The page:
A Philippine college dropout seen as a possible author of the crippling "Love Bug" computer virus left school after his instructor rejected a thesis proposal that detailed a plan to steal passwords and win free Web access.
Investigators at the Philippine National Bureau of Investigation on Wednesday said 22-year-old Oronel de Guzman was under investigation but stopped short of calling him a suspect in the case.
De Guzman is the brother of a woman who lives in a Manila apartment searched Monday in the bureau's investigation of the case.
Officials at the AMA Computer College in Makati, a thriving business district of Manila, Wednesday identified de Guzman as the author of a thesis proposal detailing how computer passwords might be stolen off the Internet.
The school said it had asked de Guzman to explain his position, but he had not surfaced.
"We all know that when we connect to the Internet we spend more time for surfing and reading e-mail only, so when we are spending time we spend a lot of money to pay the accounts for only using a couple of hours," de Guzman's proposal read.
Internet use in the Philippines runs as much as $2 to $3 an hour. By contrast, many users in the U.S. have access to flat-rate or even "free" ad-supported Internet access plans that encourage unlimited use.
"Use [this program] to steal and retrieve Internet accounts of the victim's computer," the plan submitted by de Guzman is said to have read.
A copy of the four-page, typewritten thesis proposal, titled "E-mail Password Sender Trojan," was provided by college officials.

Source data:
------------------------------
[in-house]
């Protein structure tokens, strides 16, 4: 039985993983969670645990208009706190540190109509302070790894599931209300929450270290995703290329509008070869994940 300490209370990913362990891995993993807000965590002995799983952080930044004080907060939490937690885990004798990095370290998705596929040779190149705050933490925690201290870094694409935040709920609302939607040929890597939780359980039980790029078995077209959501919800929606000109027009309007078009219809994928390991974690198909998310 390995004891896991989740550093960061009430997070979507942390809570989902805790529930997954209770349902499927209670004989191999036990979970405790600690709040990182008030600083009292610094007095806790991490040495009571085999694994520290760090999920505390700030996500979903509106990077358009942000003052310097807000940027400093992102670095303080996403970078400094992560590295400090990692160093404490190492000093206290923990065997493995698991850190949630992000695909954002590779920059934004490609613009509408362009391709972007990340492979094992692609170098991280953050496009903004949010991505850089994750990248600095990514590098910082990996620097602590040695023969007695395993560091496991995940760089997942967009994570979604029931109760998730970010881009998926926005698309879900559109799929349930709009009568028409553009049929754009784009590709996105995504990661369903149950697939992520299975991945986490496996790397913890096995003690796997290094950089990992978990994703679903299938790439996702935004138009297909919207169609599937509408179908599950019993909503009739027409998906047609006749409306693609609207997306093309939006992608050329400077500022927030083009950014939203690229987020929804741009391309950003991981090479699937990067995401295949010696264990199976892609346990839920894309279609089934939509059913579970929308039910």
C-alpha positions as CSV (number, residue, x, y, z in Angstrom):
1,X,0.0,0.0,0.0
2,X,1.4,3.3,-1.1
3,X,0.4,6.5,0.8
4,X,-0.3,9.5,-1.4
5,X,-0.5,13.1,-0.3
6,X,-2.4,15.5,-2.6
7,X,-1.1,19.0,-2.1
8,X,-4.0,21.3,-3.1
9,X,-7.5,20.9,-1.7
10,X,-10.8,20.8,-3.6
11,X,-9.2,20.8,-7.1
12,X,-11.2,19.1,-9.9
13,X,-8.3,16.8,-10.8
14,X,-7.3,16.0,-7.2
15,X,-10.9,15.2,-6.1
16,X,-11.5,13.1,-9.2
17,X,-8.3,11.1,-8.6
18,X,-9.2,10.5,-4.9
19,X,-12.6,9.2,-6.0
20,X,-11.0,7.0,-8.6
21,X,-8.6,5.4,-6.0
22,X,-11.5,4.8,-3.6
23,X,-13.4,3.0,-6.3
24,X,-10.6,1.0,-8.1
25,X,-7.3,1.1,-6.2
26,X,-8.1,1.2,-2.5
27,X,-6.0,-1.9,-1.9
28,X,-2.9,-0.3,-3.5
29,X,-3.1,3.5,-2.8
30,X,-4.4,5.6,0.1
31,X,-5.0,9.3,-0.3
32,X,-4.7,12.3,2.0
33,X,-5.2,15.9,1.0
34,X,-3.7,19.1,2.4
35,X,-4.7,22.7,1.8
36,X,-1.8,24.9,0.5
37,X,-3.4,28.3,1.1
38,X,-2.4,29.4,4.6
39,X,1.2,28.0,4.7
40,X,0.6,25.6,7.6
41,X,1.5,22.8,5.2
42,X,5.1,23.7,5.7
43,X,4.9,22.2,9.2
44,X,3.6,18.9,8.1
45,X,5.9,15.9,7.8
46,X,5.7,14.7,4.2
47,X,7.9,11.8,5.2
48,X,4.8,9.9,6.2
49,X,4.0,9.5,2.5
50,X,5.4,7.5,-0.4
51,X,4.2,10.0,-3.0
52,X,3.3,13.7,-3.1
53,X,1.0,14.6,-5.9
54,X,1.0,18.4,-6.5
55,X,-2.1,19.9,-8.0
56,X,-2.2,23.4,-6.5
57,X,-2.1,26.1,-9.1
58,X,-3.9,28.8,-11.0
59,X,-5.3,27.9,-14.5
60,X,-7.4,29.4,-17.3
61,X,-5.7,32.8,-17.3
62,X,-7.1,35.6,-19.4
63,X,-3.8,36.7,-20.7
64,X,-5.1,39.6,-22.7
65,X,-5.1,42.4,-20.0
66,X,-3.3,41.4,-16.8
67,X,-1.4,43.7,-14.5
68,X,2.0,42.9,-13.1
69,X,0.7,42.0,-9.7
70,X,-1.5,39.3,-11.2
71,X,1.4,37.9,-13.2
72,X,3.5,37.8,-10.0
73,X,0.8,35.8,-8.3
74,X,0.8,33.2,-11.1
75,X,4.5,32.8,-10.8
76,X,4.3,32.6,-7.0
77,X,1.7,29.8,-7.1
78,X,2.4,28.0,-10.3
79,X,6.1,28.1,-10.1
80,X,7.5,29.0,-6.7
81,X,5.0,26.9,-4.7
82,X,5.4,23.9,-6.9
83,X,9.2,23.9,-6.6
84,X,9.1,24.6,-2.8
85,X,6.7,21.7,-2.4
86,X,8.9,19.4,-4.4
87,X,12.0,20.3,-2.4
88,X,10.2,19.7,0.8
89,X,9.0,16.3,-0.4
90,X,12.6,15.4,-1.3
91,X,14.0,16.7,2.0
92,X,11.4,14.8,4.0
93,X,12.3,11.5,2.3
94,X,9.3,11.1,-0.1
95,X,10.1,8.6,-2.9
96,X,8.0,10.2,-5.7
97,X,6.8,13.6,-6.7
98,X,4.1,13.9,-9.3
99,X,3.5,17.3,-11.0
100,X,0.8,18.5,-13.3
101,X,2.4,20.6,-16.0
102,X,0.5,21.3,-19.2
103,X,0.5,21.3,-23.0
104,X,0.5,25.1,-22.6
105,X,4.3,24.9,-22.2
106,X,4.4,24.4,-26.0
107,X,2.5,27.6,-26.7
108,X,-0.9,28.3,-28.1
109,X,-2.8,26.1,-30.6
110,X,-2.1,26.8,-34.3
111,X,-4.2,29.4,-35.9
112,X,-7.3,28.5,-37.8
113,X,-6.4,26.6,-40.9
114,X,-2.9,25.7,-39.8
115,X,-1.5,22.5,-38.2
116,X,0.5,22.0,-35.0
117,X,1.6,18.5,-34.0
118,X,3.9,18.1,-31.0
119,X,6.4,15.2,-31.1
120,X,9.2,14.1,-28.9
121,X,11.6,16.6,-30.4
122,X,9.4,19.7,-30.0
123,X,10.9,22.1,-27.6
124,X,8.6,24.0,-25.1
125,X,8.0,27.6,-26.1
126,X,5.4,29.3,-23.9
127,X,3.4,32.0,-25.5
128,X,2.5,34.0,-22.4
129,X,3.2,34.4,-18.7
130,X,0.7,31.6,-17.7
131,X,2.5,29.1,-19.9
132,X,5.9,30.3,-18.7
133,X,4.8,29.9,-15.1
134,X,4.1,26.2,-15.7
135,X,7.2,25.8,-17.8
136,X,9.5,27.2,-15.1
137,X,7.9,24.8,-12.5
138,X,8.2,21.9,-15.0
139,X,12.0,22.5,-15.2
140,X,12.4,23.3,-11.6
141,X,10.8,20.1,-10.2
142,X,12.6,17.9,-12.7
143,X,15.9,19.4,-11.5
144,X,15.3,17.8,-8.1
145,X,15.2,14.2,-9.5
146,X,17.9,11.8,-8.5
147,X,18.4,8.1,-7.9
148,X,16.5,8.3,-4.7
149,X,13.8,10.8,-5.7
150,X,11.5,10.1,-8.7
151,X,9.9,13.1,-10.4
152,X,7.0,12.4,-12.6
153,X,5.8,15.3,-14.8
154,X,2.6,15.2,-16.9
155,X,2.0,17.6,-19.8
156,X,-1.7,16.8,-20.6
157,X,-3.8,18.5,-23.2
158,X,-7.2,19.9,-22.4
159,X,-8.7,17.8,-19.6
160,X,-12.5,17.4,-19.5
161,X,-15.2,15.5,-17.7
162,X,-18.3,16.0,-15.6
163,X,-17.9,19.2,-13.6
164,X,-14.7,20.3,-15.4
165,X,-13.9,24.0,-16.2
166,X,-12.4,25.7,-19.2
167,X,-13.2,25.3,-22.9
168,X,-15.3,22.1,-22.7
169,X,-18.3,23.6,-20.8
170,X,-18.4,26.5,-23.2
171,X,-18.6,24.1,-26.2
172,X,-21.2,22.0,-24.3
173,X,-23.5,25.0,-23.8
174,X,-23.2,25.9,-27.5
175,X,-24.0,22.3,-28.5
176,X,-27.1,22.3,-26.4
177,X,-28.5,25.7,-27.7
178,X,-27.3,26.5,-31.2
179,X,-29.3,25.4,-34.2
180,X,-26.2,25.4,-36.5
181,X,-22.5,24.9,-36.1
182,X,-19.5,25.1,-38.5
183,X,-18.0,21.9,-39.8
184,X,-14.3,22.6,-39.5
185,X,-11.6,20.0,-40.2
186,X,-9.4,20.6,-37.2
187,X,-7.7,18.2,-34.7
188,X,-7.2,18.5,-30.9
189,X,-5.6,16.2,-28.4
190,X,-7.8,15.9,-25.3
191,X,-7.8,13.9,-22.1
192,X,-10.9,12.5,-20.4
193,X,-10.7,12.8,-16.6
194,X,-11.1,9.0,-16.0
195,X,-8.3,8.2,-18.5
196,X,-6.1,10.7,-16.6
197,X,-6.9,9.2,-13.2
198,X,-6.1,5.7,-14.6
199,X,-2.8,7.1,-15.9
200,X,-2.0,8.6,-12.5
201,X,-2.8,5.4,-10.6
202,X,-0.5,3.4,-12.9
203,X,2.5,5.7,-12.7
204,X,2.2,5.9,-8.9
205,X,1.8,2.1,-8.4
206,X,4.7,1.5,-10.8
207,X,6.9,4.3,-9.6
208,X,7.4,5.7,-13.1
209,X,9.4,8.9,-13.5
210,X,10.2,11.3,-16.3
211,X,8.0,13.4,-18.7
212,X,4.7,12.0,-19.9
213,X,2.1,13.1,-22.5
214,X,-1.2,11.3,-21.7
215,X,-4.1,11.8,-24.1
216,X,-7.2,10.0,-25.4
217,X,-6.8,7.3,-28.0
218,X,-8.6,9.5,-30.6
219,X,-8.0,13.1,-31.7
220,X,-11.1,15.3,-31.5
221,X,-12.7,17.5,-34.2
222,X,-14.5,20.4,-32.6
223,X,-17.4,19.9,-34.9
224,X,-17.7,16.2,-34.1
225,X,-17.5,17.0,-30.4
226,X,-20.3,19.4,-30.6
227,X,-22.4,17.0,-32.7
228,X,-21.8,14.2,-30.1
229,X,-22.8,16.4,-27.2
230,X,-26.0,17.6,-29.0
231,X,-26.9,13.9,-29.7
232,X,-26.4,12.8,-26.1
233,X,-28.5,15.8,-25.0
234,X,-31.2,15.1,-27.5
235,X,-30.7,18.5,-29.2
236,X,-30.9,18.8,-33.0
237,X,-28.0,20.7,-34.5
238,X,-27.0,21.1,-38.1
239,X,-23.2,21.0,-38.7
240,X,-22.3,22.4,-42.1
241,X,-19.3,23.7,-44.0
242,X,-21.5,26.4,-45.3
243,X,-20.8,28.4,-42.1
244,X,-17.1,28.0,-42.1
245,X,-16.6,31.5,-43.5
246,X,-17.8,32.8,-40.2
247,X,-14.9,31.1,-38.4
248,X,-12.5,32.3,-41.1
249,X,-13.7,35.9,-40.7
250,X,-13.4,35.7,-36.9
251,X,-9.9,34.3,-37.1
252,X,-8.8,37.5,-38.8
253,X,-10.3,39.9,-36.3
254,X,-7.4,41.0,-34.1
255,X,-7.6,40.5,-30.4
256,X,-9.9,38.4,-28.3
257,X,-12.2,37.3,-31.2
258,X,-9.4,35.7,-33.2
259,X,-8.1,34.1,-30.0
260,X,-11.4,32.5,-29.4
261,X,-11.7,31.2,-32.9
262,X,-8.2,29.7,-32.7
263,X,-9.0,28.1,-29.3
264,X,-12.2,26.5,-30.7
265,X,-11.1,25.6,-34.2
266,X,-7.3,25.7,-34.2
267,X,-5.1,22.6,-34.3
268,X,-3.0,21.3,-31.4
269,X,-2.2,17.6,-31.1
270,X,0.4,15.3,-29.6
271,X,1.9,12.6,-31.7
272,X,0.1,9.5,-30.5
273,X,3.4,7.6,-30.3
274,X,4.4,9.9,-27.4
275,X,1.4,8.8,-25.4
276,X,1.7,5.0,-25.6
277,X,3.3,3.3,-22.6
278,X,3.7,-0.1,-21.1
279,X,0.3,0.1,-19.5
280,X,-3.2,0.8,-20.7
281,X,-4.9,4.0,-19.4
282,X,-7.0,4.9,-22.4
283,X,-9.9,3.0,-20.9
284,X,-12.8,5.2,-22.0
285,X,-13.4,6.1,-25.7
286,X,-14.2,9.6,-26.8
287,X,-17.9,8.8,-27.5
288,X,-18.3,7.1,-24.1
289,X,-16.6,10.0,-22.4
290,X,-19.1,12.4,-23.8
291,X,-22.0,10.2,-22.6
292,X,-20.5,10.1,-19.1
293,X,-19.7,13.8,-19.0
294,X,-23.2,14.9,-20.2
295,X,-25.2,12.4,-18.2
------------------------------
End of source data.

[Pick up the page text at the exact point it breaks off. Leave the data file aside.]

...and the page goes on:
A Trojan horse is a virus, or worm, delivered to a computer as an e-mail that appears to be from a friend. The recipient is invited to open an attached file, which then destroys files on the user's disk drive.
The virus popularly known as the "Love Bug" was originally sent under the e-mail label "ILOVEYOU," with an accompanying attachment, from two Philippine e-mail addresses.
Upon opening an attachment using Microsoft software, the virus sends a copy of itself to everyone in the user's computer address book and seeks to destroy files. Tens of millions of PCs around the globe are estimated to have received the virus.
The proposal contained critical comments said to have been written by de Guzman's thesis advisor in the margin of the plan. "We do not produce 'burglars,' " the adviser wrote, underscoring the words. "This is illegal!" he said of the student's plan to capture free Internet access time on other computers.
School officials said de Guzman and some of his friends were members of a group called Grammersoft, which charged fees for formulating computer programs for small businesses and other students.
The officials said de Guzman was an average student who excelled in computer courses. He dropped out of school after his thesis proposal was rejected in late February, they said.
A friend and fellow student of de Guzman's submitted a thesis on multiple saving of documents, a feature that the school said complemented de Guzman's program and was also a key element of the virus.
The friend's name is among the 10 code-names embedded in the "Love Bug" program, they said.